A strange name, you will say. Yes, but it symbolizes the special social concern of this retiring Spanish hermit.
Dominic, a Basque, was one of life’s apparent misfits. He was unattractive in looks, and was neither quick-witted nor even literate. He did feel called to holiness, but he did not know what route to take. Several times he applied for entrance to Benedictine monasteries, but the monks found him too uncouth and slow. Eventually, Dominic concluded that God meant him to go it alone. So he went to a remote spot, built himself a little cabin, planted a garden around it, and set up as a solitary. After that he began to grow wise in the ways of the Lord.
Around 1039, St. Gregory of Ostia discovered Dominic the Hermit. Gregory was himself Spanish by birth, but was the head of a Benedictine monastery in Rome. Pope Benedict IX had come to admire Gregory for his learning and had brought him into the papal government and named him a bishop. Now he sent him as papal legate to the Kingdom of Navarre in Spain. Gregory was no mere papal diplomat. He also preached reform far and wide in his native country. It was in this connection that he met Dominic and became his admirer, advisor and patron. He even ordained him a priest, and made him a sharer in his campaign of reform.
Having been a valuable assistant to St. Gregory for the next five years, Father Dominic grieved at the bishop’s death in 1044. Once more he retired from the world, this time to a wild virgin forest. But the reformist trend led to an increase of pilgrimages to the great Spanish shrine of St. James the Apostle at Campostela. Dominic’s Forest of Bureba lay across the pilgrim route, but there was no proper roadway through its thickets, and the bandits who took cover in its shade were a menace to the devout travelers.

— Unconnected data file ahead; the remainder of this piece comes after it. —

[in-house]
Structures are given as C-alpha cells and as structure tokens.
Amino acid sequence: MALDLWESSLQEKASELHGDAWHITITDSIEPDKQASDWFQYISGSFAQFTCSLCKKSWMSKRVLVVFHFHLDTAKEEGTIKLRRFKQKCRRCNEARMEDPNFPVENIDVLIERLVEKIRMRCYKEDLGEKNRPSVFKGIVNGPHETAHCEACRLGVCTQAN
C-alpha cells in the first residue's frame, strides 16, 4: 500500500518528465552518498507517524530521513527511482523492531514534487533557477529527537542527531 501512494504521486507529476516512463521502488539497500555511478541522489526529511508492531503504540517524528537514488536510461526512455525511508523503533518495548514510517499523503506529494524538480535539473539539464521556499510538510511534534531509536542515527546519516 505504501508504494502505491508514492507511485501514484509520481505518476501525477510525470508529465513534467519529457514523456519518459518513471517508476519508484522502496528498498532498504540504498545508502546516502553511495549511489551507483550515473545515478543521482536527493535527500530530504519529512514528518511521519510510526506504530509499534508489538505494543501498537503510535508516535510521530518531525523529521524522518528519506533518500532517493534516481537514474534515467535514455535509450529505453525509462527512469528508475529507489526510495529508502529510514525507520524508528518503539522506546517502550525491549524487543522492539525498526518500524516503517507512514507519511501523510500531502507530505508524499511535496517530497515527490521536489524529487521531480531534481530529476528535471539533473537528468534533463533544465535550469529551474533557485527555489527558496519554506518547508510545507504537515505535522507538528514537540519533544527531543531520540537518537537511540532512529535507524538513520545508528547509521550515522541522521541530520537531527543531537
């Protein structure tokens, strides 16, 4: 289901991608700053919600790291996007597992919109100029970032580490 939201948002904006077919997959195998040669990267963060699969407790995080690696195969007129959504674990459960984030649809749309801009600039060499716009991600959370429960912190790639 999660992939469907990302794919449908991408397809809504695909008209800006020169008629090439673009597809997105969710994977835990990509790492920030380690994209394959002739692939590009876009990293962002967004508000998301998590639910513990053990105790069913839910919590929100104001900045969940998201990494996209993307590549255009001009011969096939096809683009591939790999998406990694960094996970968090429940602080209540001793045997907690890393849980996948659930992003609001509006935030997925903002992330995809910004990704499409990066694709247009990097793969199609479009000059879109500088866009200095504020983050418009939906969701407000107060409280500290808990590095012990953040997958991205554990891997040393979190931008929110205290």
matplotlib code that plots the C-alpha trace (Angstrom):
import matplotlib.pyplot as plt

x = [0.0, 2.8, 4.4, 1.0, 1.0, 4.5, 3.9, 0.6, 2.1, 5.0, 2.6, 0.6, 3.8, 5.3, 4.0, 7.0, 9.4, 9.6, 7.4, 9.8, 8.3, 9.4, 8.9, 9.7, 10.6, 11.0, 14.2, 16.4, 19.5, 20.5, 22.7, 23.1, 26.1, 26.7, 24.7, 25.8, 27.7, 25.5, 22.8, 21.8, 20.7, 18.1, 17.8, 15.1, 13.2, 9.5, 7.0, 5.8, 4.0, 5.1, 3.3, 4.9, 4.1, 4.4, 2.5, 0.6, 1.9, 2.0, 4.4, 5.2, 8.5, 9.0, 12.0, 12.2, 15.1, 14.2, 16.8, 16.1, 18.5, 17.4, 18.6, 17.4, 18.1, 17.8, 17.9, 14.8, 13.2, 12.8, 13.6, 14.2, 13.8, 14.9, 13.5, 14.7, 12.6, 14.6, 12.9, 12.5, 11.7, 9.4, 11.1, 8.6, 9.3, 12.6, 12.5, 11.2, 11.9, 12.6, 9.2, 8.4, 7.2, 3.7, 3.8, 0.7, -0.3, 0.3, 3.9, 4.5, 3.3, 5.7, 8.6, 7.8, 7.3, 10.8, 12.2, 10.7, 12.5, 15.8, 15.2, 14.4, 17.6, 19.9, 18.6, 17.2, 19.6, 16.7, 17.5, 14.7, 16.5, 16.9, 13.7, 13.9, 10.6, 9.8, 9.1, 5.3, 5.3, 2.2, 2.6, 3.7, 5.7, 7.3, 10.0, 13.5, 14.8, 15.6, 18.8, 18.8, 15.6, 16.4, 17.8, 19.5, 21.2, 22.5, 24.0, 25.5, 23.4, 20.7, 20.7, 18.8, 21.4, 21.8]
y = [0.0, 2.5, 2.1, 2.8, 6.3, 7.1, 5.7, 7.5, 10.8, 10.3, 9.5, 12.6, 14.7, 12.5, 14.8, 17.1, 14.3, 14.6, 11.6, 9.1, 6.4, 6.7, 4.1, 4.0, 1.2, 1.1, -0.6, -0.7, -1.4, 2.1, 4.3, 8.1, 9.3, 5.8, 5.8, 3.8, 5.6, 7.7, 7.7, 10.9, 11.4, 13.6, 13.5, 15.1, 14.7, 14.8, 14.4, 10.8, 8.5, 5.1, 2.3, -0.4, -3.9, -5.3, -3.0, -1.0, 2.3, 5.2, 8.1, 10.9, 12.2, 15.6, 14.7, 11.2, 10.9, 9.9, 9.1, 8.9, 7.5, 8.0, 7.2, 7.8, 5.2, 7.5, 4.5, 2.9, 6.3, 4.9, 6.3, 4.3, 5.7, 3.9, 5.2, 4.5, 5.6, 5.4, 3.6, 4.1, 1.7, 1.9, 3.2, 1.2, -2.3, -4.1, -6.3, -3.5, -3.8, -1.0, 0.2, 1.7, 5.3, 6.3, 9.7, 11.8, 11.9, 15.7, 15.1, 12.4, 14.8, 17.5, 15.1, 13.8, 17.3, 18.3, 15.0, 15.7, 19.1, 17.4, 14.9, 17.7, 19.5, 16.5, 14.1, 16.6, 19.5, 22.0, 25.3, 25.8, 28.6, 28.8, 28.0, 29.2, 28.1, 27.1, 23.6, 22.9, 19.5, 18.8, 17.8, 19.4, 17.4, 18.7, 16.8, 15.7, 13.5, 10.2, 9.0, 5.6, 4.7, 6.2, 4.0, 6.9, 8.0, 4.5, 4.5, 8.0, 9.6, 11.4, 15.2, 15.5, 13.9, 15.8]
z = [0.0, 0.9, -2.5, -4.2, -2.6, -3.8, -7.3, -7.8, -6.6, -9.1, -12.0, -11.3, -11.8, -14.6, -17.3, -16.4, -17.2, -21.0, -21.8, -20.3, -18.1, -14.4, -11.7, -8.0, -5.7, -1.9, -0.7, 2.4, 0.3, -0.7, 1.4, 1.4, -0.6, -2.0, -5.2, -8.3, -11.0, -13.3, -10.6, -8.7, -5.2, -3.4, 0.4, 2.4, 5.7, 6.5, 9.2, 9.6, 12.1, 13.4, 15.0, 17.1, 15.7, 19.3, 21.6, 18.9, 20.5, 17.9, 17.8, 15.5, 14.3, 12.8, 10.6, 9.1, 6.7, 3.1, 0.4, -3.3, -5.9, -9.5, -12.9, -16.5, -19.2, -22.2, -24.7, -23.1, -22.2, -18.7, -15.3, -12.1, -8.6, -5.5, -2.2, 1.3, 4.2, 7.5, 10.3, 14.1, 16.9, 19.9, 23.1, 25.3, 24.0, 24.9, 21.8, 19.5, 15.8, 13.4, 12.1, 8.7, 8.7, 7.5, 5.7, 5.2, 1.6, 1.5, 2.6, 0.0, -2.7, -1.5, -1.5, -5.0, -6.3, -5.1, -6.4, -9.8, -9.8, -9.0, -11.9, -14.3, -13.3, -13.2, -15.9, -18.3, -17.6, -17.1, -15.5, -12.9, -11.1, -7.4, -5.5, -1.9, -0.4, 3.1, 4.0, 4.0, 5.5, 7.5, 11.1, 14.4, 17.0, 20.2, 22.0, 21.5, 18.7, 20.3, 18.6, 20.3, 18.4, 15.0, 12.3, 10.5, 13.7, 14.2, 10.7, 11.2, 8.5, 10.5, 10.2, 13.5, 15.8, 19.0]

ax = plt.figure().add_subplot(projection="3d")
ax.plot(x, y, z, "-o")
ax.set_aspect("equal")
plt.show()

Dominic had already built himself a little hermitage and a woodland chapel. Seeing now the need of passing pilgrims, he cut a straight pathway through the timber and built a causeway or road. This proved a godsend to travelers. Soon other people, having met the hermit and admired him, decided to settle down near him in the Wood of Bureba. With their assistance he was able to do still more to help the pilgrims. He built a bridge and opened a hostel for them to stay at. Even the King, Alfonso VI of Leon and Castile, learned about the good work that the Hermit of Bureba was doing, and he commended him and chipped in to help him. Eventually a town grew up out of the settlement, at one time important enough to have a bishop of its own. The town was eventually called San Domingo de la Calzada (St. Dominic of the Roadway).
Each of us is required to help his neighbor; and our neighbors, as Jesus told us, are all those in need. We do not have to circle the world to discover neighbors in want. As the prophet Amos reminds us, there are always “needy at the gate”. That is what Dominic the Hermit came to realize. Thus this ugly duckling turned out to be a man whom others sought out and revered; a man who in a quiet way became a real leader.
The life of Dominic of the Causeway therefore teaches us this: As often as we help our fellow pilgrims along their way to heaven by smoothing their paths and bridging their perils, we will be truly fulfilling the purpose for which God made us.
–Father Robert F. McNamara